However, Kate’s character isn’t the only thing about “This Is Us” that has changed Zeile’s life. Since the show’s premiere in 2016, Zeile won a SAG Award—which she keeps on her mantel and has memorialized with an embarrassing amount of live-TV “Oh my Gods”—and has essentially witnessed her life flip 180 degrees. “I remember after the pilot thinking, ‘Wow. This is not what I’ve been seeing on TV lately. This is rare. This is captivating. I was already drawn in,’” Zeile says. “But for it to turn into this full, as they call it, phenomenon that it is, there was no way to expect it.”
There is a lot more to someone than the shape of their body.
But there are cons too, such as the amount of secrecy behind spoiler-prone storylines. Most notably, the long-awaited reveal behind the death of Kate’s father, Jack Pearson (played by Milo Ventimiglia), which Zeile had to keep a secret for a majority of the second season after finding out in the premiere. “We had our scripts hand-delivered to us on red paper so we couldn’t photocopy it,” Zeile says. “It was a top-secret thing.”
As for what viewers can expect from teenage Kate in season three, Zeile teases that the death of her father will spark a shift in Kate from an angsty teen to the more withdrawn Kate now played by Metz. The season two finale, however, is kept top-secret. “I can’t say much, but it is definitely going to be more uplifting and hopeful and not so heartbreaking as the last few episodes were,” Zeile says.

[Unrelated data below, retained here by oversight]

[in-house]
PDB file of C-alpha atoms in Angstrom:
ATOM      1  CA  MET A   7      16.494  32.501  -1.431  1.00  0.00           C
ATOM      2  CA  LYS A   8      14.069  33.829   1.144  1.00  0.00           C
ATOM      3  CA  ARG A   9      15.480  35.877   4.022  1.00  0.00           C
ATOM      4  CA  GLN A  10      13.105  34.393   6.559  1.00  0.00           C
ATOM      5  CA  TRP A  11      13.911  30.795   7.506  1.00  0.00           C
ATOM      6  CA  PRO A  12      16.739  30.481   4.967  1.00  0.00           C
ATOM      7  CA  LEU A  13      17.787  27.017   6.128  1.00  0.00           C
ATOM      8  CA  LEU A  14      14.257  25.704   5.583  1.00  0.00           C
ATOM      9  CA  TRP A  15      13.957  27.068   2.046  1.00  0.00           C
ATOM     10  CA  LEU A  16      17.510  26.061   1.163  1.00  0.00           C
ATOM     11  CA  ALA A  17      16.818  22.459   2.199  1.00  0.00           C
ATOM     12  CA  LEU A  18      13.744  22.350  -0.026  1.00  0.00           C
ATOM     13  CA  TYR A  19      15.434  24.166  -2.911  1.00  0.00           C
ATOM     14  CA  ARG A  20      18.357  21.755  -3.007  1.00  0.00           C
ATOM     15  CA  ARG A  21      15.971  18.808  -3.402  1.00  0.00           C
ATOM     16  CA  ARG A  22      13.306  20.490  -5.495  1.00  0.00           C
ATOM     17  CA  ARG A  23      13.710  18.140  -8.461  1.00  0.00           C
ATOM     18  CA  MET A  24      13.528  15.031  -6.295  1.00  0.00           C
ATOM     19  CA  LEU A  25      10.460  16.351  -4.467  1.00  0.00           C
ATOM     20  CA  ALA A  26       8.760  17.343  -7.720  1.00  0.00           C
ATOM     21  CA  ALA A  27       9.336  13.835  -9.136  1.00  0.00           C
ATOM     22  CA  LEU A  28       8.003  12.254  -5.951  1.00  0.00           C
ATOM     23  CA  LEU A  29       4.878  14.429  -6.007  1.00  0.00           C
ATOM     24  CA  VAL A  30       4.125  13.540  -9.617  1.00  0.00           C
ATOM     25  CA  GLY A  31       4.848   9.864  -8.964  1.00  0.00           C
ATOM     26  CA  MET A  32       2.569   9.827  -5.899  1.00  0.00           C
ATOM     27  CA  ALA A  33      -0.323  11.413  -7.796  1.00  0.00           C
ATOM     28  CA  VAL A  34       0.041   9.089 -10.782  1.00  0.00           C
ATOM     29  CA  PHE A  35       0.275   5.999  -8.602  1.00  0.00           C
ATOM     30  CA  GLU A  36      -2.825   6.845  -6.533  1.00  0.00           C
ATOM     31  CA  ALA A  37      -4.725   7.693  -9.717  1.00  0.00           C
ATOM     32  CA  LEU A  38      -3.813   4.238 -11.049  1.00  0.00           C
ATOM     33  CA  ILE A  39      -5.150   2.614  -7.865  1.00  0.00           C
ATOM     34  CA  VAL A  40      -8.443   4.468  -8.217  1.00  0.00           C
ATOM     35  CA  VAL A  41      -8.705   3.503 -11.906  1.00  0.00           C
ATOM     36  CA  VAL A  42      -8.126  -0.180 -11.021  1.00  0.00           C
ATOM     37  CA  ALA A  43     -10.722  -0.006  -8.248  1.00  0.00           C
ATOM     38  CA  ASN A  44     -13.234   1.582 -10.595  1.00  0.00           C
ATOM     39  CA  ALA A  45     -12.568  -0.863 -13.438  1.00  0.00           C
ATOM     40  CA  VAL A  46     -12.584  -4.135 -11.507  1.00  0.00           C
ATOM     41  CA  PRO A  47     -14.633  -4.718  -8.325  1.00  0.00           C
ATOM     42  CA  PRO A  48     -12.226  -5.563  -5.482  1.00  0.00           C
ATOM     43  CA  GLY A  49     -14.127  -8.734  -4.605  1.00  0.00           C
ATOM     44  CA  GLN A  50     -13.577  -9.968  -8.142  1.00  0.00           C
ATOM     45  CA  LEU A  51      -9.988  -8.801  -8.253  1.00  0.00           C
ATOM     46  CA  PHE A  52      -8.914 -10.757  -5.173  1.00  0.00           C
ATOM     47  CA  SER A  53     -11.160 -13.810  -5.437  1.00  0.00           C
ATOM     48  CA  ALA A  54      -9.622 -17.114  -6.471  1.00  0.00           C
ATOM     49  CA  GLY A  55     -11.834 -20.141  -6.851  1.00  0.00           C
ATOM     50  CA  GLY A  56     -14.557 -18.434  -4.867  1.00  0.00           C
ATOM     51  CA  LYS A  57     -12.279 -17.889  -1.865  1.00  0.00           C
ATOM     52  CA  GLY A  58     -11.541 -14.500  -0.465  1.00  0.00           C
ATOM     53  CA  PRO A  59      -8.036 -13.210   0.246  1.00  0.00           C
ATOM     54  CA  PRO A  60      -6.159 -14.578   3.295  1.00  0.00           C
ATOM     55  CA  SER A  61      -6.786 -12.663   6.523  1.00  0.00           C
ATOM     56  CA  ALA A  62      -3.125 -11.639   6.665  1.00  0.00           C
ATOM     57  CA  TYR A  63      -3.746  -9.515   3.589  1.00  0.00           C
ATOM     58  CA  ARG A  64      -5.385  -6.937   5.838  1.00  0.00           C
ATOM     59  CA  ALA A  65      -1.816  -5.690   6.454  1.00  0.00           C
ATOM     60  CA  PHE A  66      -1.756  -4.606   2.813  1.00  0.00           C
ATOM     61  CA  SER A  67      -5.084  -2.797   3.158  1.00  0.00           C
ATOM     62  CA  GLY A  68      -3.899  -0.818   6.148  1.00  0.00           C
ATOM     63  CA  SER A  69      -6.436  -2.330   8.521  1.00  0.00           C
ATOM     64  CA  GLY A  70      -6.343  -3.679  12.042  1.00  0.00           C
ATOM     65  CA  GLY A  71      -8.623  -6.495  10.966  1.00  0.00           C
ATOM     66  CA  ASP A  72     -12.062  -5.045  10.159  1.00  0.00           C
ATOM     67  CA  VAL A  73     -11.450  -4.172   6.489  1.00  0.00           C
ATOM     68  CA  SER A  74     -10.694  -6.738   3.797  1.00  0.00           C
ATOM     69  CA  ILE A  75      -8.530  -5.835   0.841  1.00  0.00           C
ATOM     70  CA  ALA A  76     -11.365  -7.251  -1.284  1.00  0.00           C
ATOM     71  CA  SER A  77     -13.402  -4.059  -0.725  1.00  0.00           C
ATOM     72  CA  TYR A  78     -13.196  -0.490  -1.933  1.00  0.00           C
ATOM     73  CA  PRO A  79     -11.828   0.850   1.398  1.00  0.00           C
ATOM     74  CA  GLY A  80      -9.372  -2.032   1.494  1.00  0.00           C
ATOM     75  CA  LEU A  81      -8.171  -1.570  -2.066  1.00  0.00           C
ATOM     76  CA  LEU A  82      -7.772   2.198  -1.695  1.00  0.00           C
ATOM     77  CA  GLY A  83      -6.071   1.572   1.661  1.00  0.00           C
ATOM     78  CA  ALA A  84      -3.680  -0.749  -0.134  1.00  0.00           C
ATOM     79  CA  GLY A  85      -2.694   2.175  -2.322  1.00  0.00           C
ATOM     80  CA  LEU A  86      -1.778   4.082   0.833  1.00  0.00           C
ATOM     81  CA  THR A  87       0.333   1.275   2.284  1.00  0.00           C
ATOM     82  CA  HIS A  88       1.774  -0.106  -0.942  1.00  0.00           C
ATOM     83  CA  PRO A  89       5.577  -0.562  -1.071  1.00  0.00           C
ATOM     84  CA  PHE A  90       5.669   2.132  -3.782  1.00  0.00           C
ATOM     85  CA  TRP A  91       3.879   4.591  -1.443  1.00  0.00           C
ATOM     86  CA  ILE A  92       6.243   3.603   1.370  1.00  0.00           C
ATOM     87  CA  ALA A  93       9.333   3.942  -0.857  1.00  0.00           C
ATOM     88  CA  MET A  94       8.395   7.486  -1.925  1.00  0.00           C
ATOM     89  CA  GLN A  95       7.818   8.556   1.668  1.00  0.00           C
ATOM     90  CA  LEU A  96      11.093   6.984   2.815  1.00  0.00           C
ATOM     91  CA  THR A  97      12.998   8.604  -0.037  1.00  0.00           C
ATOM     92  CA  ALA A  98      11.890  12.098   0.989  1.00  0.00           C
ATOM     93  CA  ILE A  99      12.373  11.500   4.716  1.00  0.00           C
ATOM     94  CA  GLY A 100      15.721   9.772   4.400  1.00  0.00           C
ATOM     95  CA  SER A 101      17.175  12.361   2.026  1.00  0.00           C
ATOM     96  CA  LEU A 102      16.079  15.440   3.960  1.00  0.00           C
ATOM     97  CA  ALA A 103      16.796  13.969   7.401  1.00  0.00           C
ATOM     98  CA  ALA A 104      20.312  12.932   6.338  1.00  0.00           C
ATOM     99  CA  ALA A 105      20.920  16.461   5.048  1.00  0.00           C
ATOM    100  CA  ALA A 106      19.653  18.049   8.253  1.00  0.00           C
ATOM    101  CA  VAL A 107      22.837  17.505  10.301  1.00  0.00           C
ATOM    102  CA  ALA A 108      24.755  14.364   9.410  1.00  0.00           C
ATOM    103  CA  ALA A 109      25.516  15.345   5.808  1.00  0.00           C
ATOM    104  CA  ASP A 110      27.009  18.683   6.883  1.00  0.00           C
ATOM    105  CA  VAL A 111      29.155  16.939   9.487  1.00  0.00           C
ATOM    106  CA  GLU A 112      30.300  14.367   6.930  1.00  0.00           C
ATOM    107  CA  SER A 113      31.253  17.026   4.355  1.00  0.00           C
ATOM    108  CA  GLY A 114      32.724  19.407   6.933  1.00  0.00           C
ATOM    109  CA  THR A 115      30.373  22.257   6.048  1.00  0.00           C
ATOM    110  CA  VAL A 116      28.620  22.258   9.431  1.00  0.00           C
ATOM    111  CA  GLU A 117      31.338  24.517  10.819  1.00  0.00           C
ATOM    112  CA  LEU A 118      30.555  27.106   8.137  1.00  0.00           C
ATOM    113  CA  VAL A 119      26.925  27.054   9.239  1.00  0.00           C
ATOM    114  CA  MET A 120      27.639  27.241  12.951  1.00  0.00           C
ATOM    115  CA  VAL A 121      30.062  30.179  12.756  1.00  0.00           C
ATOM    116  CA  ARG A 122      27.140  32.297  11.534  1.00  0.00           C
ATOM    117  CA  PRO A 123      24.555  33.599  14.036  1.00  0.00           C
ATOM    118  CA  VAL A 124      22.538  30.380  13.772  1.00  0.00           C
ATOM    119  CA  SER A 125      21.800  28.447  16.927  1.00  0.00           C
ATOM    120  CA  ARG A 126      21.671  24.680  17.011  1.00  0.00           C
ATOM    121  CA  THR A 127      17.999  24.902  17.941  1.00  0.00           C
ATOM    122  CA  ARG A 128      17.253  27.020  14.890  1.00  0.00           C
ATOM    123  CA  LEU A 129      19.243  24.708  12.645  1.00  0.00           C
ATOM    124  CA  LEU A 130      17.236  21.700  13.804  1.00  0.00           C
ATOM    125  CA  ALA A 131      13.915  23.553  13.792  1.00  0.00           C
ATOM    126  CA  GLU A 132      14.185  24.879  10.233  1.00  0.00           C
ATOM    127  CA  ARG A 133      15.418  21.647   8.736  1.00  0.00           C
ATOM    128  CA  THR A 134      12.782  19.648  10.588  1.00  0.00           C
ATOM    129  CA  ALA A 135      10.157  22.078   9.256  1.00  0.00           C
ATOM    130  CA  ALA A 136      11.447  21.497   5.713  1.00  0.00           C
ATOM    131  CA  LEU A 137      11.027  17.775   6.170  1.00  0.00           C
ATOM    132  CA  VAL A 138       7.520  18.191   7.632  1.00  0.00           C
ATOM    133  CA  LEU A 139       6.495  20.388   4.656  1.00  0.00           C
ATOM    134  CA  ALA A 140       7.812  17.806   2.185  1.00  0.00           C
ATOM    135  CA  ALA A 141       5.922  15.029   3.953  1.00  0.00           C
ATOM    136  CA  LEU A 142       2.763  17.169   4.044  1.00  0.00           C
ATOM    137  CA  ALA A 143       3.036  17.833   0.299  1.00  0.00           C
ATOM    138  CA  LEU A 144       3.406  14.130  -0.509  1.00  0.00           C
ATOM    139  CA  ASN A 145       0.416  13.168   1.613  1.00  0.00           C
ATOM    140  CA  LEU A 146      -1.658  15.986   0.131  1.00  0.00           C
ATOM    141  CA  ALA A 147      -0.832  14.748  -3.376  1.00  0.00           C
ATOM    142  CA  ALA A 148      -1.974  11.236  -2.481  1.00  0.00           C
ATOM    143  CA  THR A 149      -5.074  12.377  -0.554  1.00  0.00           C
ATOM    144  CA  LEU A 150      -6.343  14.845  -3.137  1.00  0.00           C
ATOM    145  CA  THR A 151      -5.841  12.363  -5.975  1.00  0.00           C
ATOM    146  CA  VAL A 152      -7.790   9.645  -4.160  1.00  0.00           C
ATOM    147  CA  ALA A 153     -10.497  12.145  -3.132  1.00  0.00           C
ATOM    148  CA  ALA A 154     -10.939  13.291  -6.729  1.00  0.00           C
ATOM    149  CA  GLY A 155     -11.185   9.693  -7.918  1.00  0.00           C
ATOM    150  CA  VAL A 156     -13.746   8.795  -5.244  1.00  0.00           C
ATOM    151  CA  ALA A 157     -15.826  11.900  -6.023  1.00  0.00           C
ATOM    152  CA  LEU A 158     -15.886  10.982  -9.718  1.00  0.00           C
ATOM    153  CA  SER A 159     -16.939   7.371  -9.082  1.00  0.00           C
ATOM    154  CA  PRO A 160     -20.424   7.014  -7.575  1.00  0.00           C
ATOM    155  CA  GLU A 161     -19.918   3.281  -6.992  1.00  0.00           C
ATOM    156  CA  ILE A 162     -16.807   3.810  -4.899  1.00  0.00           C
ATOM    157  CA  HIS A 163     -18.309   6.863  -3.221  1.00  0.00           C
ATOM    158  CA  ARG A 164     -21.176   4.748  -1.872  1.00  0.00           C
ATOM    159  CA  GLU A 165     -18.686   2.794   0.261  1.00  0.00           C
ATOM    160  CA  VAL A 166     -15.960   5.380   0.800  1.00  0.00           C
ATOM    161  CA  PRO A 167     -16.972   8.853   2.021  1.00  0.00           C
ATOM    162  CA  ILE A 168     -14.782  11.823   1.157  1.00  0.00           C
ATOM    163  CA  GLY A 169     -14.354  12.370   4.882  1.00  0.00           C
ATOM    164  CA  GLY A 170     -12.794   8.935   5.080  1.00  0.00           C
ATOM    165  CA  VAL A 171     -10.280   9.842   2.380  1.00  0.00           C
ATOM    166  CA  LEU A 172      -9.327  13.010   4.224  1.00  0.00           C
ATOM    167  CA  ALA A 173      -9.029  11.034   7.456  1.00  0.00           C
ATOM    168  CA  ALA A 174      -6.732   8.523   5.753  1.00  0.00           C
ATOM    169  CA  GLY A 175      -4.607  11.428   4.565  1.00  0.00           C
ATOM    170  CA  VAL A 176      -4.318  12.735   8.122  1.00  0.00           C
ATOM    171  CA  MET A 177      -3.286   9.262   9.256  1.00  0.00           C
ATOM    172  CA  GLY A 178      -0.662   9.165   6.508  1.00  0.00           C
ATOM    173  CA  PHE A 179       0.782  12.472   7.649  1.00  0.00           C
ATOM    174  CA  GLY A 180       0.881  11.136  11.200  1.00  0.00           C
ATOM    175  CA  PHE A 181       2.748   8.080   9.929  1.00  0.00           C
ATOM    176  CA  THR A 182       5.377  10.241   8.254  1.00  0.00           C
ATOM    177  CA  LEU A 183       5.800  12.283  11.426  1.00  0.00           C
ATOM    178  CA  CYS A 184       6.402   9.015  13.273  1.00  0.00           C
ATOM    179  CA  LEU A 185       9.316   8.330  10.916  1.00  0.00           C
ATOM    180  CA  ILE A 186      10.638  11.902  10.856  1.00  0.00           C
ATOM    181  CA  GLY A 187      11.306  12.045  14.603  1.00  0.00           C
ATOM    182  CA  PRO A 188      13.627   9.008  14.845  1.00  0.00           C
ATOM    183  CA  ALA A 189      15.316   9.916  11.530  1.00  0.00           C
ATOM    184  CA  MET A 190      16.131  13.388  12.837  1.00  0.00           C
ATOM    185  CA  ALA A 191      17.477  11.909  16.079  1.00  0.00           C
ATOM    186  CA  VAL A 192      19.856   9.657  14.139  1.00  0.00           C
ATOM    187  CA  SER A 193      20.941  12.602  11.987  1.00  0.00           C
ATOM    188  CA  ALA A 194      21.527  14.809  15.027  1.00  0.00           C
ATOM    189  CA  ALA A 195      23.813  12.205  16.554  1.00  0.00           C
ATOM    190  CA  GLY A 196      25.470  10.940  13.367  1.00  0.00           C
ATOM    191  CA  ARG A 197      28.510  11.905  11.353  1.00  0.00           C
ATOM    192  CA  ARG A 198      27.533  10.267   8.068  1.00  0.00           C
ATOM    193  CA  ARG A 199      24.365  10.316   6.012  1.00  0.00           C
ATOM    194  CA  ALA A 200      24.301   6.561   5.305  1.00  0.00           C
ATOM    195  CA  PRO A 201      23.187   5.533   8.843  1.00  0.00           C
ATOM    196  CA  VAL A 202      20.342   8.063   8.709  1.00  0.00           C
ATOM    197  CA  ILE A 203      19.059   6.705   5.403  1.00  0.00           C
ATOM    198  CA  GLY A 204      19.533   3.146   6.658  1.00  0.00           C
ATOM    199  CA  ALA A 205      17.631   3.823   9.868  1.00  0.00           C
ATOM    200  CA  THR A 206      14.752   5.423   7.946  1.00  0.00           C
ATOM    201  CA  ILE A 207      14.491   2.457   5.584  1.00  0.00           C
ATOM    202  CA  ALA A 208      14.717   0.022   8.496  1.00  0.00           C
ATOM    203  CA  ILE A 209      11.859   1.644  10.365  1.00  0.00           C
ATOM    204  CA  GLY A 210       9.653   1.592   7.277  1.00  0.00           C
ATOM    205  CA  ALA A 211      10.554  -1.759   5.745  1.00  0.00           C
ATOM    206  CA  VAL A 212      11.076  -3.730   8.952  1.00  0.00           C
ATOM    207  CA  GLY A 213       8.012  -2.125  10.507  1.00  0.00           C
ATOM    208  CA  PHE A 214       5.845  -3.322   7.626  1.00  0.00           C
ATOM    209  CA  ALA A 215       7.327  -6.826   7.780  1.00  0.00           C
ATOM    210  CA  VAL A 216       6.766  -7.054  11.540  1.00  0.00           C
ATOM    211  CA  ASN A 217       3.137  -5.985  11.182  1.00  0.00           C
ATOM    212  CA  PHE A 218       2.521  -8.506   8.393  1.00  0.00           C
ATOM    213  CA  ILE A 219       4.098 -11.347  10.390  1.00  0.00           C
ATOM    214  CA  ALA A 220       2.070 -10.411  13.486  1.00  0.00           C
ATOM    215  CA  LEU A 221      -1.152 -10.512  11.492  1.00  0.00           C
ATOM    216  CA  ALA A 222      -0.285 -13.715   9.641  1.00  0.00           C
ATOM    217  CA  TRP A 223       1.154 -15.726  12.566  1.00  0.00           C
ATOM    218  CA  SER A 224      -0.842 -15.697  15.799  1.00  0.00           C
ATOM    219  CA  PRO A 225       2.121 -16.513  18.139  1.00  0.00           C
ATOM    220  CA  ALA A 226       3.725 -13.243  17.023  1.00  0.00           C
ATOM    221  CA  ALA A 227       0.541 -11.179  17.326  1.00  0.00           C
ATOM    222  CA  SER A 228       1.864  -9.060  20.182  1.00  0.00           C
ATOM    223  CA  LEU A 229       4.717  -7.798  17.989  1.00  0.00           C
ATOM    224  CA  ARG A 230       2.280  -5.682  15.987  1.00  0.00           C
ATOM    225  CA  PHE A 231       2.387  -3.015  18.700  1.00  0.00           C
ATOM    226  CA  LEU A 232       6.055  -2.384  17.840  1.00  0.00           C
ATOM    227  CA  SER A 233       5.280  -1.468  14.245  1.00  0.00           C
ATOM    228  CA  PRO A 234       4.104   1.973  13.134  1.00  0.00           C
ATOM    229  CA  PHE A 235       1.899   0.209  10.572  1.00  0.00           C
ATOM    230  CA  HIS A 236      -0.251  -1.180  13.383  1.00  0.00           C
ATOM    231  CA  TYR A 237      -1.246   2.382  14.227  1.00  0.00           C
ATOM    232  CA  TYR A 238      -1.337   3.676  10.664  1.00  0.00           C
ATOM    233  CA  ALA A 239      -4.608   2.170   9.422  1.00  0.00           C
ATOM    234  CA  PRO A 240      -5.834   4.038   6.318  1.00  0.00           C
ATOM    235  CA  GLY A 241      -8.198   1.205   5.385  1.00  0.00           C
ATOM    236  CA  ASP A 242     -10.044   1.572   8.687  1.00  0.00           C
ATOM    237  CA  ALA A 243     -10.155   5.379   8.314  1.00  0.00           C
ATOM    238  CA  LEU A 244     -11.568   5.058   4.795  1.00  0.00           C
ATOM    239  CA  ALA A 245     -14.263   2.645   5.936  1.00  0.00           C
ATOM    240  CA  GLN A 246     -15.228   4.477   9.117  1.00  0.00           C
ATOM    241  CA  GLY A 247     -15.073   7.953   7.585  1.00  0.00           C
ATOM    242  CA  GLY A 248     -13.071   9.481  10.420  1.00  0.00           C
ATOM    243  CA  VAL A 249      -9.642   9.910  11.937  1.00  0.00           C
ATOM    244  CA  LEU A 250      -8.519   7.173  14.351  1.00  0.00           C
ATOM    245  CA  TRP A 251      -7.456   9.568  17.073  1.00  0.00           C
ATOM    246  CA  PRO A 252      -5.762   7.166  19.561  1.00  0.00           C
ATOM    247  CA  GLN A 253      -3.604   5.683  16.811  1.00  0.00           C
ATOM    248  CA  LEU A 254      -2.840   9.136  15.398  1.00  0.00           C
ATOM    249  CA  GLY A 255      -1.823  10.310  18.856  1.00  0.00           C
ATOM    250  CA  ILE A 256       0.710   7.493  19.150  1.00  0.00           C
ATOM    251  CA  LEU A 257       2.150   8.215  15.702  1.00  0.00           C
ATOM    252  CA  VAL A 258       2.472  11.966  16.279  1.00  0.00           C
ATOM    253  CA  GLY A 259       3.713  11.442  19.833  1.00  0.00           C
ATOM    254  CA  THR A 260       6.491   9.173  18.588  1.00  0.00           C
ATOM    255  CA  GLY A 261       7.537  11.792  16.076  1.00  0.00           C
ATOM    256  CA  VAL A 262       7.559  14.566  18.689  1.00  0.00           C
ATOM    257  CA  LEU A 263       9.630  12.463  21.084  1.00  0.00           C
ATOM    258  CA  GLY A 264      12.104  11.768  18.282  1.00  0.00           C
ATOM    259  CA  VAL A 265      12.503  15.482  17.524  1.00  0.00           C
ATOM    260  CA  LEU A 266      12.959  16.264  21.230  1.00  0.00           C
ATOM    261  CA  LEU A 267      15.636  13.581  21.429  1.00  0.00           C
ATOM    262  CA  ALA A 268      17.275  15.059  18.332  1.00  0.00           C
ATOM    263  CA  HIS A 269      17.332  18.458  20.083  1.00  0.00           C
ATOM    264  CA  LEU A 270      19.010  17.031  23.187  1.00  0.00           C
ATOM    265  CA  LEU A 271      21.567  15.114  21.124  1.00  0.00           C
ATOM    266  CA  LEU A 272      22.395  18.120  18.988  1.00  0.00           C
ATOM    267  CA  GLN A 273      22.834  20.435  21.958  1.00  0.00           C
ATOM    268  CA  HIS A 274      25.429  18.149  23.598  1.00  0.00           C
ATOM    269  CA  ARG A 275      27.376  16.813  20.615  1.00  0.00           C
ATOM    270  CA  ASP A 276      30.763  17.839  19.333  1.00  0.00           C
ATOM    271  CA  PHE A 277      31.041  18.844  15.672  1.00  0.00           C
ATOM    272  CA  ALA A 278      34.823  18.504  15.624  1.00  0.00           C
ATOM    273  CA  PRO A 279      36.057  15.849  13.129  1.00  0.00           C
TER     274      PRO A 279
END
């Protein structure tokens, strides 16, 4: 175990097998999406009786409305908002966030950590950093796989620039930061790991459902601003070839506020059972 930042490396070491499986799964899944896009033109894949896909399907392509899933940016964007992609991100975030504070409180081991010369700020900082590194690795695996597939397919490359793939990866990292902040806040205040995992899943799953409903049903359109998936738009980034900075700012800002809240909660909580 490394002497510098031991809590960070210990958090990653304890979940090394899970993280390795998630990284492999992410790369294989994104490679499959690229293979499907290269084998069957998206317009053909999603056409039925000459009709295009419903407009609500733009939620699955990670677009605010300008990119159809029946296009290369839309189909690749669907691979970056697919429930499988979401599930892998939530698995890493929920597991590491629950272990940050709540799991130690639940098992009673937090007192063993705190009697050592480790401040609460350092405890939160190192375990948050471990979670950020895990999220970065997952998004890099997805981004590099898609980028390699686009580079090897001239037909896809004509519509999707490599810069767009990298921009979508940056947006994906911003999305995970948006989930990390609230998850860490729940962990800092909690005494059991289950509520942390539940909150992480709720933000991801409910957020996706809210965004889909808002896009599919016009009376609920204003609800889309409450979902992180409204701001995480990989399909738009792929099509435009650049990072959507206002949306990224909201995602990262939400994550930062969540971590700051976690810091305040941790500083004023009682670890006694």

Though Zeile is glad that “This Is Us” has expanded the conversation about body image and size on-screen, she hopes that characters in the future aren’t tokenized and seen for only their size. “You don’t normally see a really heavy character in a main role. It’d be interesting to see more shows incorporate characters like that and have the storyline not only have to do with their weight,” Zeile says. “I’d love to see more shows where if they do hire someone of a different body shape not to make it only for that purpose. There is a lot more to someone than the shape of their body.”